Here’s the picture: You’re a spy. Every morning you wake up, drive to your secret headquarters, check who’s on the hit list for the day, kill them, then come home to your loving spouse who is waiting with pork roast, wine, and no clue as to what you actually do for a living. You think you have everything under control, your life seems pretty swell, but for some reason your marriage is… stuck. The most ludicrous explanation as to why you and your spouse can’t talk in detail about the day-to-day struggle of the workplace is that perhaps they are a spy as well. But what are the odds of that? Mr. and Mrs. Smith balances comedy and action in this outrageous scenario of spy married to spy and neither having any idea. You think regular domestic disputes are bad; imagine if both parties were trained assassins who hide handguns and silencers in the board games cupboard.
One reason why Mr. and Mrs. Smith works so well is because it holds firmly to the idea that opposites attract. From the house, to the cars, to their personalities, everything is decorated in black and white. What John (Brad Pitt) and Jane (Angelina Jolie) have to figure out is how to meet in the middle with varying shades of grey. She is meticulous, precise, and totally anal while he is messy, rash, and blind to the details. The movie is constantly comparing them, and while both are excellent assassins, one is clearly more professional than the other. It is a major ego-burst when John realizes his wife is the bigger badass.
Mr. and Mrs. Smith is beautifully balanced between funny and action-packed. The first half settles mostly around the humour while the last half whips guns out of everything from fireplaces to garden sheds. Every comment whether obvious or nonchalant reappears later as a joke. When the truth comes out, however, and it’s time for the Mr. and the Mrs. to come clean, John and Jane don’t quietly hash it out over coffee like normal people. Oh no. They reveal their professional identities whilst evading three bulletproof BMWs in a freeway chase.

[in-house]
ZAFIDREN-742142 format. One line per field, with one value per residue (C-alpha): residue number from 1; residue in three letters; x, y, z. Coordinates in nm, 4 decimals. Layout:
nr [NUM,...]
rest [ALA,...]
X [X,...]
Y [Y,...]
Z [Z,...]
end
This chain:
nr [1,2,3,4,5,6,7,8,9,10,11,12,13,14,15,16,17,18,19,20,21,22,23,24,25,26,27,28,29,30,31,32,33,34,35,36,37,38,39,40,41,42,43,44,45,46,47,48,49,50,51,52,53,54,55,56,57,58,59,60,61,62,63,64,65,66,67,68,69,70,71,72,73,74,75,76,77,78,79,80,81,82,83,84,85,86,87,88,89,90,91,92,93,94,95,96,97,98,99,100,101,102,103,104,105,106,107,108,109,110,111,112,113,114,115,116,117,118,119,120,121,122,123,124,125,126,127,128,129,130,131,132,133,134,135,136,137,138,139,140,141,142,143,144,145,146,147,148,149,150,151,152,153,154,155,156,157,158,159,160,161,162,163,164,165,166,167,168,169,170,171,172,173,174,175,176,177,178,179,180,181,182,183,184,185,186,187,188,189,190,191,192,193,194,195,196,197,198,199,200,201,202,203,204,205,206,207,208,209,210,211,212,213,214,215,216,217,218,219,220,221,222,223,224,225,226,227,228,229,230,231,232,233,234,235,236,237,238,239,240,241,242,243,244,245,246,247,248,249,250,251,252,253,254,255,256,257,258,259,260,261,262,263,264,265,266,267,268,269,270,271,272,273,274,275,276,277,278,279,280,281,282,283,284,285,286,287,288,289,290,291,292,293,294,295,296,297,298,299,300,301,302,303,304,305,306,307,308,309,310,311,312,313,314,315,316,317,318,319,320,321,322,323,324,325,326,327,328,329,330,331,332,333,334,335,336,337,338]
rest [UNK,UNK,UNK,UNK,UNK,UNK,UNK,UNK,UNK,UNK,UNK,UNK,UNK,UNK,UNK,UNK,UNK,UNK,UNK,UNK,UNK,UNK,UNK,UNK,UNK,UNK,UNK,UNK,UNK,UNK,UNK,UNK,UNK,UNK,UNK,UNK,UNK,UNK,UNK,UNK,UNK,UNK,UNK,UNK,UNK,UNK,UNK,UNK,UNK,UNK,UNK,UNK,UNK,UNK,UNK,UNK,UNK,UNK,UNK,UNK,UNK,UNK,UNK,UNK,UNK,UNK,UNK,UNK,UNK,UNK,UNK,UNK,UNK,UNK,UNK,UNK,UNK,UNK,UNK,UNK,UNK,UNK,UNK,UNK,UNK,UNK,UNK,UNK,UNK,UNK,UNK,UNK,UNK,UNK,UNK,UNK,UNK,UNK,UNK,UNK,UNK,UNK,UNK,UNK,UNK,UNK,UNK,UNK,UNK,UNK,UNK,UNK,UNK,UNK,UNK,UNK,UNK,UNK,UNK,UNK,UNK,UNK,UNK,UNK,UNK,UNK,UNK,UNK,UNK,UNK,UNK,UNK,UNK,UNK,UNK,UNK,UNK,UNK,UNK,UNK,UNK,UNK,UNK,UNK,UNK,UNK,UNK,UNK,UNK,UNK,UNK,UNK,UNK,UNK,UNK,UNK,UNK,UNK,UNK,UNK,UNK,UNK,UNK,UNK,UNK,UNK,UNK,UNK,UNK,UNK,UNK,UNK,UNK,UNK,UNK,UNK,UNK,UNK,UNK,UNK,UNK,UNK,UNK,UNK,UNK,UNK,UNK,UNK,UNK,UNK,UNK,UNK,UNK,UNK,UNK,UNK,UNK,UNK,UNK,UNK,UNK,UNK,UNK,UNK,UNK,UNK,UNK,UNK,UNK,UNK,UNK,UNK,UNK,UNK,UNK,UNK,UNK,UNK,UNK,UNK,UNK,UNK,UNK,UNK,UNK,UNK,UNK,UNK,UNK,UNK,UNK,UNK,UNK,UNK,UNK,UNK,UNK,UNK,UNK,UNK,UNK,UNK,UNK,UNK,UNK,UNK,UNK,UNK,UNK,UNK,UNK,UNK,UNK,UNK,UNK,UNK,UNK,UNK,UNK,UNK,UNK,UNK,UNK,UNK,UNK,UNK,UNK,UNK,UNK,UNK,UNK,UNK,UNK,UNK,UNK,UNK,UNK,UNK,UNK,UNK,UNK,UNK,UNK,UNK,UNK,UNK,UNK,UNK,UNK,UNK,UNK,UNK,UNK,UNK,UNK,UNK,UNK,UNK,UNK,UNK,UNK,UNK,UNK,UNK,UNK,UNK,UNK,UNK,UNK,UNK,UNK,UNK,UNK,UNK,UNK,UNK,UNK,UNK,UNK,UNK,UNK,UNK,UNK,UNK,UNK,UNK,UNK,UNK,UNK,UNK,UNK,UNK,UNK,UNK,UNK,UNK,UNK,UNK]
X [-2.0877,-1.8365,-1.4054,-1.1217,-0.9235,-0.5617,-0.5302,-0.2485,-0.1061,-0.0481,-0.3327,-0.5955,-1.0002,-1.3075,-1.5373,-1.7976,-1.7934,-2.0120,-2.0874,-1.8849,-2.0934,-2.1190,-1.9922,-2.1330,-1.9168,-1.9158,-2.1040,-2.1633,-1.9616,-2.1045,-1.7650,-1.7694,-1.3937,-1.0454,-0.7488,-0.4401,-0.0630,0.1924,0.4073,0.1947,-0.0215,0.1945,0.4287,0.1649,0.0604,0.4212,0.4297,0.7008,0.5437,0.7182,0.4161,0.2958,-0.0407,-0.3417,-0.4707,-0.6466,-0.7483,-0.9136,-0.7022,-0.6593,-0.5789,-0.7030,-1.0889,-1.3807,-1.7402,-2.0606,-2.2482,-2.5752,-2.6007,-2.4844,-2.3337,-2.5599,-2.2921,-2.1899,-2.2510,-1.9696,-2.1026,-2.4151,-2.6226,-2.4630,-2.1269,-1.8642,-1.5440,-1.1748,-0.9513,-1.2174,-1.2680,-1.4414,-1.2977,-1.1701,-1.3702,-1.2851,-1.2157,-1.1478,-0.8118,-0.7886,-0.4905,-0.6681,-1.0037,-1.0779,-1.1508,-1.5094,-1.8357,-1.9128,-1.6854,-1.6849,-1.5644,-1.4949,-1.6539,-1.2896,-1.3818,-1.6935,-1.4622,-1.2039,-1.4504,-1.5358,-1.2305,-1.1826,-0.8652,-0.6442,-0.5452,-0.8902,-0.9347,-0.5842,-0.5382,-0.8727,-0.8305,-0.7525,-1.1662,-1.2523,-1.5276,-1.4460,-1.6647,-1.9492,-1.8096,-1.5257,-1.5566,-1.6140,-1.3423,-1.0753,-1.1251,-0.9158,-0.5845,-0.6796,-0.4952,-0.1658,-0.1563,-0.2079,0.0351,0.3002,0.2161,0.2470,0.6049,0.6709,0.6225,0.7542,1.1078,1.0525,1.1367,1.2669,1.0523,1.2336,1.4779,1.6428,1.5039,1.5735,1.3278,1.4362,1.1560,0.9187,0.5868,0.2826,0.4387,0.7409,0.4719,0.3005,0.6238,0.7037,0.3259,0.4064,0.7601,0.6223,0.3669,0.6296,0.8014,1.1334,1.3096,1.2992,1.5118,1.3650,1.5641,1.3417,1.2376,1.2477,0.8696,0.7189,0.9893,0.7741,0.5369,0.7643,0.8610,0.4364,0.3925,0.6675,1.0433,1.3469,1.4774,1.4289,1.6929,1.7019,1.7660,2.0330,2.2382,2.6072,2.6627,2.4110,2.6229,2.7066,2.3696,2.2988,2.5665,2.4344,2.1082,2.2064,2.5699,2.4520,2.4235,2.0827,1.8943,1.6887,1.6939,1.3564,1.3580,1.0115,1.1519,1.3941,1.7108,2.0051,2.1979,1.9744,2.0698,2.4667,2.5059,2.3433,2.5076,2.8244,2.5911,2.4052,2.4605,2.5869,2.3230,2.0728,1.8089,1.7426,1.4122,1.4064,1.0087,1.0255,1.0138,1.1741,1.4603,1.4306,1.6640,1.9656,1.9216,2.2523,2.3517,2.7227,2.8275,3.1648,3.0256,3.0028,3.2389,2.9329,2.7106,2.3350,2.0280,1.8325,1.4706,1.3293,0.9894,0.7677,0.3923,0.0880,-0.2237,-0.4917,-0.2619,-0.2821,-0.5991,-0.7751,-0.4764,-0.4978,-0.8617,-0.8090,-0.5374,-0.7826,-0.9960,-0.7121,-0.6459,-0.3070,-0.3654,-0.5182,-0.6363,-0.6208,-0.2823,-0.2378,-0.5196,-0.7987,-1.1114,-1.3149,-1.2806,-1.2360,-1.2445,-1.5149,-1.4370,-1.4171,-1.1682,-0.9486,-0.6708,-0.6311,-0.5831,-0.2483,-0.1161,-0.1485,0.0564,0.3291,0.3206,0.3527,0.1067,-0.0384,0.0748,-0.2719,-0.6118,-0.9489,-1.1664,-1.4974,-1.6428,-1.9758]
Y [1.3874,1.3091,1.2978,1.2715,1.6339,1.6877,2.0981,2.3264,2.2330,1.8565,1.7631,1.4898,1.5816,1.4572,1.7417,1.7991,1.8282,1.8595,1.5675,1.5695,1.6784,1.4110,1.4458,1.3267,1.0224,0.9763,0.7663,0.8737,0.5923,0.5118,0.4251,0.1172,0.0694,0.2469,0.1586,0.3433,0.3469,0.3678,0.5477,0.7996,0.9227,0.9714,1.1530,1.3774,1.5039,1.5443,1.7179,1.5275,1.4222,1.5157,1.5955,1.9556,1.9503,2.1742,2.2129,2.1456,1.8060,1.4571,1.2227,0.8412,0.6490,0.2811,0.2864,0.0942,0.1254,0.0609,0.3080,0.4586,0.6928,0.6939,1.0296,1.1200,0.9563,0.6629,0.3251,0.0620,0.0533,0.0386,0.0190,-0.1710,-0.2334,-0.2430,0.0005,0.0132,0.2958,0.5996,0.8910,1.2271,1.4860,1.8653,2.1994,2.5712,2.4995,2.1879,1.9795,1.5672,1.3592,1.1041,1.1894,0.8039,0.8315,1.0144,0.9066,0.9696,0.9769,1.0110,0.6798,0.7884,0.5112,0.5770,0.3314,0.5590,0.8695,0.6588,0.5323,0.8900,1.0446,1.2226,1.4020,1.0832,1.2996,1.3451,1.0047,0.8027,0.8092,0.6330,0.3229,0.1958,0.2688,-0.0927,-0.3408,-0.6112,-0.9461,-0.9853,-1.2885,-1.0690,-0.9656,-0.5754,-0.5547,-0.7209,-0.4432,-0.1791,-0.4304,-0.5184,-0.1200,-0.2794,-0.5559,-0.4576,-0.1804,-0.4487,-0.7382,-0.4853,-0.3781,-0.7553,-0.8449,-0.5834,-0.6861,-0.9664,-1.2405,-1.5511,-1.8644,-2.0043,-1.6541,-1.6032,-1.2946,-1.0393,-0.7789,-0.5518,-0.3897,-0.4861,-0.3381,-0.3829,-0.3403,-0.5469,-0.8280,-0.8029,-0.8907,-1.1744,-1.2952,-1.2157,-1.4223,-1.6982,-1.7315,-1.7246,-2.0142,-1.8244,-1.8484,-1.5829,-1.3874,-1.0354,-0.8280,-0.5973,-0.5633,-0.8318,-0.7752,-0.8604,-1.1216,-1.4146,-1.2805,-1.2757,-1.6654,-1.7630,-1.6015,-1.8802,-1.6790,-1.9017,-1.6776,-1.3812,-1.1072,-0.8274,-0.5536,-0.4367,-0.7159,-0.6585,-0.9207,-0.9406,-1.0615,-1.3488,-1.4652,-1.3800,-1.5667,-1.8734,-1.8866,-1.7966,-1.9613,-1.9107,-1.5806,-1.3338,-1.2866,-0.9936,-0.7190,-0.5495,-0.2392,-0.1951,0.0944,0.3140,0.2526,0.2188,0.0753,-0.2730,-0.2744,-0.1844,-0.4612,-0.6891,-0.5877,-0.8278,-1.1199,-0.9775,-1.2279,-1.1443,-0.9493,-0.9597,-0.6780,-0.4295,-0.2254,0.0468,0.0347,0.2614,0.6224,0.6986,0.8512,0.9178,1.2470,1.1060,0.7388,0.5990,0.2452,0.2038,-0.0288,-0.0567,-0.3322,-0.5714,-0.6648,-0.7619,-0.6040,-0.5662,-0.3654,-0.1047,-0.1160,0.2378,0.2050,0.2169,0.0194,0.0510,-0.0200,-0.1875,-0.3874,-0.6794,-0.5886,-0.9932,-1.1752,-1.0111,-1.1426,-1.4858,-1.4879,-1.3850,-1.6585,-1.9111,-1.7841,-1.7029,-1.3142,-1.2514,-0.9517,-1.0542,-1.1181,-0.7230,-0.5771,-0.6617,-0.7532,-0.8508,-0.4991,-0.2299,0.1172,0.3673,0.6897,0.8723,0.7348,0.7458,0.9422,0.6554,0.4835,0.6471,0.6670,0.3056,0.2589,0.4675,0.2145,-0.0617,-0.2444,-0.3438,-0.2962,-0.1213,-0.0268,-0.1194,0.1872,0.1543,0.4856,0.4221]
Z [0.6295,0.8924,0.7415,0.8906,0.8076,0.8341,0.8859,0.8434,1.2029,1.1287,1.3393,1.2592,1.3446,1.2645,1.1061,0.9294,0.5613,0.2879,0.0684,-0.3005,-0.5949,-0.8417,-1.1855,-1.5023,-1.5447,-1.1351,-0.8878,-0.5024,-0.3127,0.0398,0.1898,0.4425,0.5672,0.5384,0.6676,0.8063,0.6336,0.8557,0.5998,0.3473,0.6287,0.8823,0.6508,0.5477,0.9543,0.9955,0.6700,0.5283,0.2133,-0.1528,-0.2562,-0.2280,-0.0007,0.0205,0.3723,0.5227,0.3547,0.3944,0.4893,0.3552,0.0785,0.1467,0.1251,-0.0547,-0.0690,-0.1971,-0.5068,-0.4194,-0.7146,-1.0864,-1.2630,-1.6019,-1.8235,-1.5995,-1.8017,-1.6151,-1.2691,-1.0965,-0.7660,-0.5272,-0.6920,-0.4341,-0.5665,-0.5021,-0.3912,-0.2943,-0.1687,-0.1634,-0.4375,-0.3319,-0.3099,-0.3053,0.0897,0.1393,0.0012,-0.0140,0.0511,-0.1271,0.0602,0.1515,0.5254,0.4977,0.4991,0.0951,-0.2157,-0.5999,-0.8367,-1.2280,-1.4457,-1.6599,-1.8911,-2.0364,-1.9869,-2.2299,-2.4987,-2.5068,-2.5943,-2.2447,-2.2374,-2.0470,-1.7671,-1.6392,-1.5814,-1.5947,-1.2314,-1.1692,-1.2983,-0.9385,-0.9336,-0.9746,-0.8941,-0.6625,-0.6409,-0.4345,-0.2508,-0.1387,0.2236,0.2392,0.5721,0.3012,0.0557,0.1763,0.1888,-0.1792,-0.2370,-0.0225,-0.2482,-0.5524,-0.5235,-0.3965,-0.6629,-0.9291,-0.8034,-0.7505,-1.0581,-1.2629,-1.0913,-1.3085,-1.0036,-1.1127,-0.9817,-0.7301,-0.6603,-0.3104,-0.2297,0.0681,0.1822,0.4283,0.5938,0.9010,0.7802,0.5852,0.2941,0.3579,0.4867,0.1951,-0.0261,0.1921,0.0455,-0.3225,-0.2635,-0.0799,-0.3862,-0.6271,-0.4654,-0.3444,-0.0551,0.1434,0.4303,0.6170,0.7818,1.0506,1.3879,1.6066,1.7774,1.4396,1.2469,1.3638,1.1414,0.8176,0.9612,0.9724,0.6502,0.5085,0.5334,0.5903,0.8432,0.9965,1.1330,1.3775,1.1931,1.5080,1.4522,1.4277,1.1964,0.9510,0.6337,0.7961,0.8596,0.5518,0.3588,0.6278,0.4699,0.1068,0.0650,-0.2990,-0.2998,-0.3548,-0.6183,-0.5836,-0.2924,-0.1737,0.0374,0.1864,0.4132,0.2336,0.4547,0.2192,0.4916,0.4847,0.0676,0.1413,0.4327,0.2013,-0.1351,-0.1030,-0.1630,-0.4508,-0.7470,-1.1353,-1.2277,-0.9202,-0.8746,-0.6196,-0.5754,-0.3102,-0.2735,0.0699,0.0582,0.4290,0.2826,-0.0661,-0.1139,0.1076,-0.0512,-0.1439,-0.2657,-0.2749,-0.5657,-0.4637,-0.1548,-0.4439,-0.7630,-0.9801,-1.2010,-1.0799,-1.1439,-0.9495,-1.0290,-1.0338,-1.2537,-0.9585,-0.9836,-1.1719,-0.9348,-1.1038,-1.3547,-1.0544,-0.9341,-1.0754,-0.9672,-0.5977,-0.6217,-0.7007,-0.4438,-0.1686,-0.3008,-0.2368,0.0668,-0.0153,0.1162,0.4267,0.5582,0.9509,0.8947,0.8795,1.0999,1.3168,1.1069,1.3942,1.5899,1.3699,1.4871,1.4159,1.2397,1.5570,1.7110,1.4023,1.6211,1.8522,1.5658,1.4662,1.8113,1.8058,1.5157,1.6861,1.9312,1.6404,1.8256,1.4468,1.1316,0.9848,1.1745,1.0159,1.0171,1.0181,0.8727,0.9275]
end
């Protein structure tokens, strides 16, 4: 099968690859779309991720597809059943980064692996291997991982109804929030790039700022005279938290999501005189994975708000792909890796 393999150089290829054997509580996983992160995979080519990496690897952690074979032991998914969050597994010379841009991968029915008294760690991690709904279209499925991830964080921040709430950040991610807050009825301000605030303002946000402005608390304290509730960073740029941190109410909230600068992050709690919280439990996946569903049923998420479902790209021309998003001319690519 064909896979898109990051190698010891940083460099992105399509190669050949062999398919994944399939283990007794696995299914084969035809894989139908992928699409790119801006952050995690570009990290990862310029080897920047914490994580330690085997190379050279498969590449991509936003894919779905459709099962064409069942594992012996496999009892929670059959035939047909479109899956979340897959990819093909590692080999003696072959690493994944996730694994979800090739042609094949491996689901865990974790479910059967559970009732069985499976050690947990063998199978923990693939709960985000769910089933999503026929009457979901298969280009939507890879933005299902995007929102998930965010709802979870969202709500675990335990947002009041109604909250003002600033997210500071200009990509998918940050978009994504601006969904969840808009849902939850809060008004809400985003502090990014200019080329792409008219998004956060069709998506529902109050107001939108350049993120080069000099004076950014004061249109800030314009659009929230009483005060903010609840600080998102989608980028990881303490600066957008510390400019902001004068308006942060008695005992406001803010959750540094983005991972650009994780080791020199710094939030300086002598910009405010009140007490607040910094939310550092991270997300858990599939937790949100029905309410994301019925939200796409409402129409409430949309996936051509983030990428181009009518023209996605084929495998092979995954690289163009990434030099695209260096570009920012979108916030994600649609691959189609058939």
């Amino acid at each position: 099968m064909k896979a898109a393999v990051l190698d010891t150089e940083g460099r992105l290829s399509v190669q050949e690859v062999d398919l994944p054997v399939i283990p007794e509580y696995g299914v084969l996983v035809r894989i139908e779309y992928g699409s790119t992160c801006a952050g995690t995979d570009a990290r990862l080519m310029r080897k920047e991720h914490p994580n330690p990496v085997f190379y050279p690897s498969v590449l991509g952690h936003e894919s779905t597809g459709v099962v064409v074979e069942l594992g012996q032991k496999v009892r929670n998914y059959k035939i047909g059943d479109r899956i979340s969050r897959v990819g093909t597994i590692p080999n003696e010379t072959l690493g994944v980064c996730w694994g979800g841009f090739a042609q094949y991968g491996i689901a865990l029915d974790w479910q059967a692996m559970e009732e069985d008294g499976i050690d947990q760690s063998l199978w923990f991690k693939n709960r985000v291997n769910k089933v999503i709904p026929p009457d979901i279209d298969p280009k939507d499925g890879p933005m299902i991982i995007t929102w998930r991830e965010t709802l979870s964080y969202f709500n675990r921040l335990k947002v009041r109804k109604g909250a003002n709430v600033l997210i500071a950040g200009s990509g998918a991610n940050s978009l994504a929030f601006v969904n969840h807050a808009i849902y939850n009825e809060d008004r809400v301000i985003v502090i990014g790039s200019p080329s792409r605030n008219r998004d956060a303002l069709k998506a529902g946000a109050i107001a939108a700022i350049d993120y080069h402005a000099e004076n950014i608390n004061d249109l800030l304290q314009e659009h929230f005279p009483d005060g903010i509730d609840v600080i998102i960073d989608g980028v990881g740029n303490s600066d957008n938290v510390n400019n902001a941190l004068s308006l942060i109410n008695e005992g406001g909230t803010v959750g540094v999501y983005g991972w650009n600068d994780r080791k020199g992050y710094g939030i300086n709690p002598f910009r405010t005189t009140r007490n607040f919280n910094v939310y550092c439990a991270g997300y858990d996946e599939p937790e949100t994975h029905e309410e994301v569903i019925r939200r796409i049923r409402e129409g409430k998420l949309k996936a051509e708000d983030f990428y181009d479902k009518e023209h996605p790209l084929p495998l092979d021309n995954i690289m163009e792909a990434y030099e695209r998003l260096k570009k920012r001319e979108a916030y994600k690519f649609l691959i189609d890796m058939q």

While I love Mr. and Mrs. Smith for bringing a little chaos to suburbia, the plot isn’t foolproof. Spoiler time: The Smiths know that apart they may have a chance at survival, but against all the odds they decide to stay together and combat their agencies. When the last man is killed, however, you’d think the Smiths would go into hiding to escape the bloodhounds from their organisations. Apparently not. We jump from a relentless onslaught of assassins to a final, happy session in couple’s therapy. I like that Mr. and Mrs. Smith ends on a high note, but I wouldn’t have complained if there was one little line from the agency saying, “You’re both too good at what you do. Let’s pretend this never happened and go back to killing mobsters on Monday.” Spoilers done.
Mr. and Mrs. Smith is one of my favourite movies because it is just too funny. Brad Pitt’s expressions are priceless, and it’s hilarious to see Angelina Jolie school him in the spy game. I give it a strong 9/10 because I can watch it over and over again and, even though I mouth along to most of the lines, Mr. and Mrs. Smith never ceases to entertain.